To live a life without risk is to live a life that doesn’t challenge. Exposing ourselves to risk, allowing ourselves to encounter obstacles, gives us an opportunity to discover our strengths as well as our weaknesses. It is through risk, that we come to know ourselves. As children, we come into this world as sponges – soaking up the world around us at incredible speeds. As our coordination and dexterity, problem solving, and awareness grow, we learn to navigate our environment and our relationships. It is in childhood where we establish our foundation – trusting our intuition so that we have the chance to feel grounded as we grow.
Exposure to risk allows children to develop a sense of themselves. We live in a society that softly pads the experiences of our youth. Too often children are steered away from “risky” behaviors that are essential to their development. There are six risky behaviors kids naturally seek out.
In a Psychology Today article Risky Play: Why Children Love It and Need It written by Peter Gray Ph.D. he highlights the six categories of risks that children are attracted to as identified by Ellen Sandseter, a professor at Queen Maud University in Trondheim, Norway. These are:
- Great heights. Children climb trees and other structures to scary heights, from which they gain a birds-eye view of the world and the thrilling feeling of I did it!.
- Rapid speeds. Children swing on vines, ropes, or playground swings; slide on sleds, skis, skates, or playground slides; shoot down rapids on logs or boats; and ride bikes, skateboards, and other devices fast enough to produce the thrill of almost but not quite losing control.
- Dangerous tools. Depending on the culture, children play with knives, bows and arrows, farm machinery (where work and play combine), or other tools known to be potentially dangerous. There is, of course, great satisfaction in being trusted to handle such tools, but there is also thrill in controlling them, knowing that a mistake could hurt.
- Dangerous elements. Children love to play with fire, or in and around deep bodies of water, either of which poses some danger.
- Rough and tumble. Children everywhere chase one another around and fight playfully, and they typically prefer being in the most vulnerable position—the one being chased or the one underneath in wrestling–the position that involves the most risk of being hurt and requires the most skill to overcome.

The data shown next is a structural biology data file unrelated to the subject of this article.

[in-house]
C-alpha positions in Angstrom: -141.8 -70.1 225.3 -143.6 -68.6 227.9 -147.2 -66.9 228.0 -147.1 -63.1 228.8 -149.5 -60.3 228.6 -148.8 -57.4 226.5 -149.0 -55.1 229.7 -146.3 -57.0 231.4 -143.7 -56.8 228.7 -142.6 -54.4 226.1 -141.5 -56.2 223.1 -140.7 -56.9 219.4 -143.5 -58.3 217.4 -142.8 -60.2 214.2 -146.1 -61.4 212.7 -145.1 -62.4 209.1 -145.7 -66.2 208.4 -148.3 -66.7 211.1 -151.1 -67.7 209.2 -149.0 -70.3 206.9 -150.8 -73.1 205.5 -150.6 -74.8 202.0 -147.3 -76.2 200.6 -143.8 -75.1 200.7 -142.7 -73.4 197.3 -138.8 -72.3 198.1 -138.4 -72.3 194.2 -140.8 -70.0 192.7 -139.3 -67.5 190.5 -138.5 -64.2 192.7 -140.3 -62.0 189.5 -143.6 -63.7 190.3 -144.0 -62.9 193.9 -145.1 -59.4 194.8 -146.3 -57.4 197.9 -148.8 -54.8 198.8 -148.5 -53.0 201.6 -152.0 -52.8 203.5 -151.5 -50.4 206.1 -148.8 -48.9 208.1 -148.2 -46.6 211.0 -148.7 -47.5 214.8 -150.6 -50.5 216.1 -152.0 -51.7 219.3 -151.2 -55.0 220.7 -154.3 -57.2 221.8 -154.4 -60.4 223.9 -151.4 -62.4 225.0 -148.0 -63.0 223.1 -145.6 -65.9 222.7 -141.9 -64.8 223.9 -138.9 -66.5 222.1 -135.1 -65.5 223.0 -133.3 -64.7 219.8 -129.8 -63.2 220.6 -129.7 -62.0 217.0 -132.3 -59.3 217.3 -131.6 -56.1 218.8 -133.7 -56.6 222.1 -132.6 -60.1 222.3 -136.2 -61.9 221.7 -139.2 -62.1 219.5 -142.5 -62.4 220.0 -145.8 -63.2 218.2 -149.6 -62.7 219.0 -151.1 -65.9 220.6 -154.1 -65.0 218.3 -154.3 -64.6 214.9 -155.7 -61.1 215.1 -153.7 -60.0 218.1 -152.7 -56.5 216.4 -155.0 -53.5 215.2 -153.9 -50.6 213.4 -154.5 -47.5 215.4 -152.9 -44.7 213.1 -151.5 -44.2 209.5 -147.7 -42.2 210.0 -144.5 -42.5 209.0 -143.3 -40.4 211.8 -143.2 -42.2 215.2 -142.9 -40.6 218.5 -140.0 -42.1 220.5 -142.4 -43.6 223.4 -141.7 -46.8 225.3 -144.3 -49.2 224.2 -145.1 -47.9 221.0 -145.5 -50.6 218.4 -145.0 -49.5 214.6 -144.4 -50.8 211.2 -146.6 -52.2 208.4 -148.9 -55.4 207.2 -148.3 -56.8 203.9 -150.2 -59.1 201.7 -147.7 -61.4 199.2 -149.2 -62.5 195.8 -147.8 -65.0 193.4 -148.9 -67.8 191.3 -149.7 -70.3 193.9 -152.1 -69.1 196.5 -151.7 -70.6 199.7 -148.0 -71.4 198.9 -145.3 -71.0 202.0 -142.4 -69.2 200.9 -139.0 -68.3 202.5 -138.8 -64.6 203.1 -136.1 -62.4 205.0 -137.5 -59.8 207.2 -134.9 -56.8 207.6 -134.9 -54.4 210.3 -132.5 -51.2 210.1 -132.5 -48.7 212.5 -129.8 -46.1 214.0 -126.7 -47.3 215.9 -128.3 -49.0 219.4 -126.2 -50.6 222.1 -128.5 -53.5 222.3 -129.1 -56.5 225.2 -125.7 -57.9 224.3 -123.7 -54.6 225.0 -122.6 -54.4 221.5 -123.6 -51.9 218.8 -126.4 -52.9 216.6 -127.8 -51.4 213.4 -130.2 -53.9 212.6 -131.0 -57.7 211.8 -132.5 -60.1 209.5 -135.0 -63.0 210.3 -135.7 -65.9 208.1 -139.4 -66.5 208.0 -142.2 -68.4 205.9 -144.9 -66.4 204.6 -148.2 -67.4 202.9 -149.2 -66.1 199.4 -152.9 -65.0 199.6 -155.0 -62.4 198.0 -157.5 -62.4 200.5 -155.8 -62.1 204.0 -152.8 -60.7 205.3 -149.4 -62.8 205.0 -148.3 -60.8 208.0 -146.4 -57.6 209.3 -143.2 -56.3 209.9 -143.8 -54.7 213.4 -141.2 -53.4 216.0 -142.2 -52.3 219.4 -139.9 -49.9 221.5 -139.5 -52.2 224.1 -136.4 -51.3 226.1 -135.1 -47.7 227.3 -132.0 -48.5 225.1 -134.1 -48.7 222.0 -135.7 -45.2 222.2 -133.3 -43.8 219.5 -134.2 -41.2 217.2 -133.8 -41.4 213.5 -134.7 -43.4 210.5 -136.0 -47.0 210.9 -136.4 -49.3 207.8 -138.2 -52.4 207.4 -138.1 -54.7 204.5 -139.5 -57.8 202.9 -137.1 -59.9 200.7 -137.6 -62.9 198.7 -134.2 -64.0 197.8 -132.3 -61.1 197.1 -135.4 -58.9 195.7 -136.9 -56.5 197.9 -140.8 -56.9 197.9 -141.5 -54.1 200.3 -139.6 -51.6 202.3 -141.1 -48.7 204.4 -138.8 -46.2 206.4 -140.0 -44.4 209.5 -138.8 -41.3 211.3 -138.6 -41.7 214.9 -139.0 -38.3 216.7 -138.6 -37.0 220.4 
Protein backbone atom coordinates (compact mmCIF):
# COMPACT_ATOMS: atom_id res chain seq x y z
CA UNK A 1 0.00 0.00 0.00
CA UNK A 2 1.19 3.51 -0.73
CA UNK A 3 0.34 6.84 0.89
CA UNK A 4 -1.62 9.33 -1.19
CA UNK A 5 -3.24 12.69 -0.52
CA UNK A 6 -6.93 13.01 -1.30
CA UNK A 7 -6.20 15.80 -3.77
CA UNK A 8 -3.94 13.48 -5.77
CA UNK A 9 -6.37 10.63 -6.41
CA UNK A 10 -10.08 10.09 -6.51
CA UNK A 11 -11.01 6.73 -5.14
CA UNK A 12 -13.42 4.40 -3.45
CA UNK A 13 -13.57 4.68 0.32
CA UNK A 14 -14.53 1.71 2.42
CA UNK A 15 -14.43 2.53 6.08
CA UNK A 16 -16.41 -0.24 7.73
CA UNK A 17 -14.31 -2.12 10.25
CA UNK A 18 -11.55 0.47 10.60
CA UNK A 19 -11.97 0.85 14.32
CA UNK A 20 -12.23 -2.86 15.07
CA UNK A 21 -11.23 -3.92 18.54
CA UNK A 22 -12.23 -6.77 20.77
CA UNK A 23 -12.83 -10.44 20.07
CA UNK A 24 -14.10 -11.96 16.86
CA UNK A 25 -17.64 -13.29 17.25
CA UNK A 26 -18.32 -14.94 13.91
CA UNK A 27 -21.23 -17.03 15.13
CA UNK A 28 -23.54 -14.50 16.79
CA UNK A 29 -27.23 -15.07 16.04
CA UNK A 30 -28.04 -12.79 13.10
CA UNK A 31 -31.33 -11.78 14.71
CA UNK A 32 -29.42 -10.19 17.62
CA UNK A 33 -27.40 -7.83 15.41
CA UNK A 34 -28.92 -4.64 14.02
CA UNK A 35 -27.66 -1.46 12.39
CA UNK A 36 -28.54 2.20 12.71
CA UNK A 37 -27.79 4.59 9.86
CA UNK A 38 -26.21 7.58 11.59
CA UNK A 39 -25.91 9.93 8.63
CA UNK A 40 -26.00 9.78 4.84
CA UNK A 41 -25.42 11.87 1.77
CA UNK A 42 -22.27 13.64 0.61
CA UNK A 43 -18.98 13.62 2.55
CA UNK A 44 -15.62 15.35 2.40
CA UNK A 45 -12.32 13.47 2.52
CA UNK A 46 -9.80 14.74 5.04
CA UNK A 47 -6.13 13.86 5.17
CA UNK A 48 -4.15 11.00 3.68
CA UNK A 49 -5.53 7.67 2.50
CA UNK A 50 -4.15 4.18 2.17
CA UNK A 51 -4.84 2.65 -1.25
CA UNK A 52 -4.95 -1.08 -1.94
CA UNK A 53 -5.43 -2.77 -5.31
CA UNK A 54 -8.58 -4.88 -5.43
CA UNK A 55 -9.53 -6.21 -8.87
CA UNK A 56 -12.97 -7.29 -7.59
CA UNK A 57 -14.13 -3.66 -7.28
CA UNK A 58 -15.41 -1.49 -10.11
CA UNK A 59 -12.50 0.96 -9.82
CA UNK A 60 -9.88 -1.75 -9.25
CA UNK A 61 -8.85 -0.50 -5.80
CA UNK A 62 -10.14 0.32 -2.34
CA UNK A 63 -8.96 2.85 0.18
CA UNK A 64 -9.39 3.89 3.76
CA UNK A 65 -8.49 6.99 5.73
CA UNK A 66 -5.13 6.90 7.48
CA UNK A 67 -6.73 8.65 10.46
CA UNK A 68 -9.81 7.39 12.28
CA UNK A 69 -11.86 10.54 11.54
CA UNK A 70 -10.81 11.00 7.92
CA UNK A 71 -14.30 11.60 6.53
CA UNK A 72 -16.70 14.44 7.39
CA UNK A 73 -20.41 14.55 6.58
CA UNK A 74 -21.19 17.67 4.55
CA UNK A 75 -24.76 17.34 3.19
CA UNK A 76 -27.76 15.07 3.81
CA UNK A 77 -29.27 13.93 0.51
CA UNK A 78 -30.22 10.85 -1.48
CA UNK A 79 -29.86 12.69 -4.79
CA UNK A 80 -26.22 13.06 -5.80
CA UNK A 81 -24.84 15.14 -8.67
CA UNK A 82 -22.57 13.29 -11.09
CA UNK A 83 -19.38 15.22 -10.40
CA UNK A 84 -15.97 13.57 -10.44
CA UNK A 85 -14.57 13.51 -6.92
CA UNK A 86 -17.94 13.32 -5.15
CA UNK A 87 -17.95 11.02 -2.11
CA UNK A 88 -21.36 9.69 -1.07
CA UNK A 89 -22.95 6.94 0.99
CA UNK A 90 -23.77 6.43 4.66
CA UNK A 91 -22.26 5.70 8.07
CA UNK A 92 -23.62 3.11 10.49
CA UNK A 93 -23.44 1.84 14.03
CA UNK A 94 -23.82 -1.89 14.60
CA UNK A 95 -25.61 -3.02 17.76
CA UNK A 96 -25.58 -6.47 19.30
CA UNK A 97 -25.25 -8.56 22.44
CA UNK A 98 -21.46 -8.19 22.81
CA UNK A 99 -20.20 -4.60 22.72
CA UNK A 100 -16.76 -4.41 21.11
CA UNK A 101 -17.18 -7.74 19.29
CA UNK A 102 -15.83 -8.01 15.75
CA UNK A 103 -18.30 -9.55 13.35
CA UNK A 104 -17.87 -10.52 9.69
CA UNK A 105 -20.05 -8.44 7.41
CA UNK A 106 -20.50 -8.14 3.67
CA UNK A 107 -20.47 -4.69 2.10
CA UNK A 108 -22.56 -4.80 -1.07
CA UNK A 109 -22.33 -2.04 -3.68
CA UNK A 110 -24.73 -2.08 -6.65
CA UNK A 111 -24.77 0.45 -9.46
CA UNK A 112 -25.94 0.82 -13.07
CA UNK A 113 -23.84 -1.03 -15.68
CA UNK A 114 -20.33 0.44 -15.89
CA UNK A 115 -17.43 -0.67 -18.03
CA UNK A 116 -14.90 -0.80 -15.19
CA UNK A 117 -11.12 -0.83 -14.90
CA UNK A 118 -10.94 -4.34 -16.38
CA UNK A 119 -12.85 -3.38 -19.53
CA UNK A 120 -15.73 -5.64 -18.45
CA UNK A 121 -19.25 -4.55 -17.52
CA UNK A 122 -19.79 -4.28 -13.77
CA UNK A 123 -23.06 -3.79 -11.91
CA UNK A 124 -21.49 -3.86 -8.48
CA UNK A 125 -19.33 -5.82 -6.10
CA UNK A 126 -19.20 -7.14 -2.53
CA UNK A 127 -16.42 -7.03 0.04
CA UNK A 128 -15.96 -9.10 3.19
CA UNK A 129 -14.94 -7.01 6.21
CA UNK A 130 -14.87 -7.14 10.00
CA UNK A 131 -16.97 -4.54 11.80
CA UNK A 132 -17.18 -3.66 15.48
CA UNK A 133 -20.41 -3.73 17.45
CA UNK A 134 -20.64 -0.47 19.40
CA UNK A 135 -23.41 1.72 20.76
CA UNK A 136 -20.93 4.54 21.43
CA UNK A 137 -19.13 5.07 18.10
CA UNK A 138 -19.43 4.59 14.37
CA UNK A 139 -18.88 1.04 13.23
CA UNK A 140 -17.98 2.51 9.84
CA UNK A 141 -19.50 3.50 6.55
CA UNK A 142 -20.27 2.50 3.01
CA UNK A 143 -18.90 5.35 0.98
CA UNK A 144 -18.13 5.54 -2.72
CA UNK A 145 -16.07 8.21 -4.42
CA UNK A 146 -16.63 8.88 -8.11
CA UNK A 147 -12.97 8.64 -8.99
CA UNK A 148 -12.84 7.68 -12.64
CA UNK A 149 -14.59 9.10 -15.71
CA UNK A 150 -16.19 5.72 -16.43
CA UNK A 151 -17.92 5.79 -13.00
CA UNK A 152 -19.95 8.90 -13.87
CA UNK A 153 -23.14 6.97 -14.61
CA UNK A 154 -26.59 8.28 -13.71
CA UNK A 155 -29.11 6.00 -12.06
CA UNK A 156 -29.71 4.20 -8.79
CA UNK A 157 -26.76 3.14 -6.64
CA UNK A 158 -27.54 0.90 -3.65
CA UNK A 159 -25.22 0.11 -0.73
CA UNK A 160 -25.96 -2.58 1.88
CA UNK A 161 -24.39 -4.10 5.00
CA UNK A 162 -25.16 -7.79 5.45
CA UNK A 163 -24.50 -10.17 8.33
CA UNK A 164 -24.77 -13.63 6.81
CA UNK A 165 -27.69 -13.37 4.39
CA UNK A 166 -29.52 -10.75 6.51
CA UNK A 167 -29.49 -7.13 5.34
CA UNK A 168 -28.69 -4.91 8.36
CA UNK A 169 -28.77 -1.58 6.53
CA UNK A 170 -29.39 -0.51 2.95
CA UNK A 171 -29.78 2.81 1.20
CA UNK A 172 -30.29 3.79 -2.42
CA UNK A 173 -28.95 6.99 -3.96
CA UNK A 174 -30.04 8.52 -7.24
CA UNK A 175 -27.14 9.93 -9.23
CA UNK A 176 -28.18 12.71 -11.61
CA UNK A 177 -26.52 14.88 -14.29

- Disappearing/getting lost. Little children play hide and seek and experience the thrill of temporary, scary separation from their companions. Older ones venture off, on their own, away from adults, into territories that to them are new and filled with imagined dangers, including the danger of getting lost.
As you can see, each of these has a specific developmental purpose. By forbidding these behaviors, we are literally stunting our children’s development.
As adults, who have most likely learned through our own risky behavior, our job is to assess when risk can become a hazard. By having a clear set of rules around risk, we can maximize the benefits of risky behavior while minimizing injury. Developing age appropriate protocols with regards to safety rules is paramount here.
In a forest setting, restrictions are put on the specific behaviors kids seek out. That means climbing height restrictions, protocols for adverse weather conditions, monitoring of water intake to prevent dehydration, developing protocols with regards to apex predators, having an evacuation procedure and implementing a method of communication with children in the event of a dangerous situation. Unstructured does not mean the absence of rules. It means that children are allowed to explore risk in a safe environment that nurtures their development and self awareness.
Raising my children in the forest has brought many opportunities for risk and many opportunities for me to learn to trust in the necessity of it. This trust is a milestone for me as a parent and it gives my children the opportunity to learn how to trust themselves. Under my watchful eye, with a clear set of rules, my children explore freely in nature. The gains they receive while exploring their abilities within this safe place seem to weed out misbehavior. They feel safe and capable in their environment. They have been coached through potentially risky situations. They know their limits and they learn about their environment and themselves. It is in this space that we have cultivated an environment of awe and wonder and continued imagination that will serve them indefinitely.
See you in the woods!